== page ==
The Delhi High Court has challenged the marital rape exception in Section 375 of the Indian Penal Code, and while the centre deliberates, the debate online is raging. The legal debate is complex, and warranted, but the social debate is horrifying in its purview. Understand the issue better here.
Written by Aarushi Ahluwalia.
This is the story of a woman I know. Let’s call her Anita. Anita has been married for 18-years and has two children. One day, in a state of delirium, Anita called to tell me that she needed to know if there were pills she could give her husband that would ensure he couldn’t get an erection. After some discussion she revealed that he was forcing himself on a her on a nightly basis, for years, and when she resisted he accused her of cheating on him and became violent. She couldn’t take it anymore. I informed her of her rights with regard to domestic violence, and divorce, she laughed at my South-Delhi naivety about the “real” world and asked me to focus on actual solutions that were really enforceable, like drugging her husband to keep him from raping her.
Anita is not the only woman dealing with this.
Down the street from where she works, there is another woman. Let’s call her Raya. Raya was married for three years but she found that she was unhappy in her marriage. She filed for divorce, as is her right to do so. Alongside the case for divorce, her lawyer advised her to file a 498(a) case, which is the infamous well-intentioned provision that now comes as a package deal when you hire a lawyer for divorce. It is the (previously) non-baliable offence that allows women to allege harassment or abuse, and orders an immediate arrest so as to safeguard the complainant from harm or intimidation. When the divorce case between her and her husband was settled, he filed a petition to quash the 498(a) case as part of the divorce agreement, and she withdrew her complaint, successfully using the tool that exists to protect vulnerable women as a bargaining chip.
Raya is not the only woman who has done this.
Now I know, almost half of you will be angry that I told the first story, and the almost other half of you will be angry that I told the second one, but listen, how about we confront the fact that it’s enraging that I had to tell either story?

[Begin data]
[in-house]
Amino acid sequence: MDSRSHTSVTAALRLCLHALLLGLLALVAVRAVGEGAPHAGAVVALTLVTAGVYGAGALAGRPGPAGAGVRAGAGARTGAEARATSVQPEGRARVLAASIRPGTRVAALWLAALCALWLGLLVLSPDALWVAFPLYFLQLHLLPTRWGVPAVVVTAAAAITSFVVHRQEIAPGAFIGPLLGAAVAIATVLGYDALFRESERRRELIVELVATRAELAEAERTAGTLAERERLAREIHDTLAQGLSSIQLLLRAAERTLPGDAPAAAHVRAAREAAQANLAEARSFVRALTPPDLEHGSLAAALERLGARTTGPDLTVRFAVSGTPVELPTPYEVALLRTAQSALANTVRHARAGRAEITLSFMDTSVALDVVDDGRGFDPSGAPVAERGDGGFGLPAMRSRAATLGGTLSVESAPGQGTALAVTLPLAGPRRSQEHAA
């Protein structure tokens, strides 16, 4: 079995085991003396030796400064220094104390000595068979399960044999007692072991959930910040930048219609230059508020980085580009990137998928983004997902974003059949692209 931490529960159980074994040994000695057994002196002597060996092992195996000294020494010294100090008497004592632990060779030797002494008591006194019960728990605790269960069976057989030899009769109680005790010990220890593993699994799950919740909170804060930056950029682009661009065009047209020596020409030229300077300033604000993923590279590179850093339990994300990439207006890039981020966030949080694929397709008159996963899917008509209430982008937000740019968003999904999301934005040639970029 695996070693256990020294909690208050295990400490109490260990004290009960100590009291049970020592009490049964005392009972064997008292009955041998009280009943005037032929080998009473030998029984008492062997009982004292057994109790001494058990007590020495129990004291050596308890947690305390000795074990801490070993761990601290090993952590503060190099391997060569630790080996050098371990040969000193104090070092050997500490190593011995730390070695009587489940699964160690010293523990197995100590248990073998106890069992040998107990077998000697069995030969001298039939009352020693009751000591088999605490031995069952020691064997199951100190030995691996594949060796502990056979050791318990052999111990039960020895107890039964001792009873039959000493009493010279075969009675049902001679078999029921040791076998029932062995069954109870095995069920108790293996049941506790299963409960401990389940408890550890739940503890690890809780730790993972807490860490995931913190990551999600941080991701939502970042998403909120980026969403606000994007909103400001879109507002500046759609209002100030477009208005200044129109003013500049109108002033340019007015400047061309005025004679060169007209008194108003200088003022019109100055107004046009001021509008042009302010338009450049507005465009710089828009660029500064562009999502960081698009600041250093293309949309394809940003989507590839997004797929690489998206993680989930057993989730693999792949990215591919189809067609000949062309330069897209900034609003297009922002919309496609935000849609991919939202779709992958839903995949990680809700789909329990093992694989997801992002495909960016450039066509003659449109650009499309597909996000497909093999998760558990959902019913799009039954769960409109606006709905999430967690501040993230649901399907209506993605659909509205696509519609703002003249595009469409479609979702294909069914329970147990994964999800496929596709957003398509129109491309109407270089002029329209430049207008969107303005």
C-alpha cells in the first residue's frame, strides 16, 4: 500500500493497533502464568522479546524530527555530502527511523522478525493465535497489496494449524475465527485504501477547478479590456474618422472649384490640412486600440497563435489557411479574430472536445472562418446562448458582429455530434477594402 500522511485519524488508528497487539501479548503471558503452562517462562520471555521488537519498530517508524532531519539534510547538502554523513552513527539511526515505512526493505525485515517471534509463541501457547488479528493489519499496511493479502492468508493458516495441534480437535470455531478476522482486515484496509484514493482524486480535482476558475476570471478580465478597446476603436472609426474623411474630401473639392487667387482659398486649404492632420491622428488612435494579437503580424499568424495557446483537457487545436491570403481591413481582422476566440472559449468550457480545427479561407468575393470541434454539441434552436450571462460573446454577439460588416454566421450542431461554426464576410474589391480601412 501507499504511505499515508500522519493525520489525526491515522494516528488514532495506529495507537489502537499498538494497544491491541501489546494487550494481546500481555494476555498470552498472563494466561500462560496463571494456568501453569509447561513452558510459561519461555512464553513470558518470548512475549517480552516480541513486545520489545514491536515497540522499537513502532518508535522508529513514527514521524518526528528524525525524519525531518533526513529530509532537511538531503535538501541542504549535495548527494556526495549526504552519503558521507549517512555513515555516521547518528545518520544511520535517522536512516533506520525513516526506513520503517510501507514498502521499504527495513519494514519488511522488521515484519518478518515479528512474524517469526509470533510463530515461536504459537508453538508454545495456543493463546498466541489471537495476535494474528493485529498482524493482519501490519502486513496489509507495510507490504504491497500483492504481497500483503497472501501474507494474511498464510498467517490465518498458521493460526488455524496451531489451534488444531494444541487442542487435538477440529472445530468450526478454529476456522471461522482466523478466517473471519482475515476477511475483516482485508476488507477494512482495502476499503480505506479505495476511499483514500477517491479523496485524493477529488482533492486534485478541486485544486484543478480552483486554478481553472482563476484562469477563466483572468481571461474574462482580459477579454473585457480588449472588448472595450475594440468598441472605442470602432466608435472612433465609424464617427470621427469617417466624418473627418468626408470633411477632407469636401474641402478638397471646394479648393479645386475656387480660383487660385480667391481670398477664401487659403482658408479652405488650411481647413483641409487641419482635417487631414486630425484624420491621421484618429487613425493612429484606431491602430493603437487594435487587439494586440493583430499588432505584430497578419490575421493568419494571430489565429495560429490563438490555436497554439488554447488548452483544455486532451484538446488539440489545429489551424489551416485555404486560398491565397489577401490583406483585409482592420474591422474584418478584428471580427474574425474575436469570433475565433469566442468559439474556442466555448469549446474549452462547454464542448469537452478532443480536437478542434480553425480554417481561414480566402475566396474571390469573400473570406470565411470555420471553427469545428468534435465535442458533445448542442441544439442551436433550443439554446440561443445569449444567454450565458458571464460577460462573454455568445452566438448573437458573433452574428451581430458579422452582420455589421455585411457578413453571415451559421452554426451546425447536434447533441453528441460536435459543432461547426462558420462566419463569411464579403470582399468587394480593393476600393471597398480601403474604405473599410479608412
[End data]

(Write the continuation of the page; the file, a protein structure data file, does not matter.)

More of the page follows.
The Centre is currently contemplating a challenge to the marital rape exception in Section 375 of the Indian Penal Code (IPC) by the Delhi Hight Court. Section 375 of the IPC deals with rape, it details the six circumstances in which rape will be determined to have occured, and one exception. The exception is the bone of contention. It states: “Sexual intercourse by a man with his own wife, the wife not being under fifteen years of age, is not rape.]”
On the face of it, that makes me angry. Apparently Indian marriage allows the type of long-term implied consent even BDSM communities look down upon. That’s jarring, and hard to process. Just like it was jarring to process the fact that the Delhi HC chose to put that question in this format: “If a sex-worker can say no, why can’t a wife?” I get your point, but surely you know that if you put it across as a question that raises its own debate, the point is almost definitely getting missed? And it has. People are angry. Half the people are angry because it does appear as if our criminal law legitimises rape within a marriage, and the other half are angry because the removal of the exception will lead to the accusation of marital rape being misused for leverage in other cases. I understand both sides of the argument, and that depresses me.
Men feel an inalienable right over the bodies of the women they marry or even, love. I am sure many women have had that one boyfriend who absolutely wants you to take off your clothes for him, but gets upset when you wear a short skirt in public. I have had that boyfriend. He took no exception to sexual intercourse occuring between us, and removing my clothes for that purpose, but whenever I wore a low-cut top out in public of my own volition, it made him angry.
“Only I should have the right to see your body,” he would say, “I love you, and I have rights over it.”
You may not have heard that verbatim, but a variation of that story, sometimes even a romanticised variation, has been heard by a wide variety of women. That’s the heart of the right men feel over the bodies of women. They’re allowed to tell their wives what’s not appropriate to wear and many women I know, like Anita, face constant pushback from their husbands over their choices to wear anything that doesn’t fit their sensibility, even something as seemingly conservative as jeans or trousers. The argument against the criminalisation of marital rape falters for me here. The idea that it would lead to the failure of the institution of marriage and threaten the rights of men is unrealistic, marriage in India has already failed as an institution, and it has especially failed its women.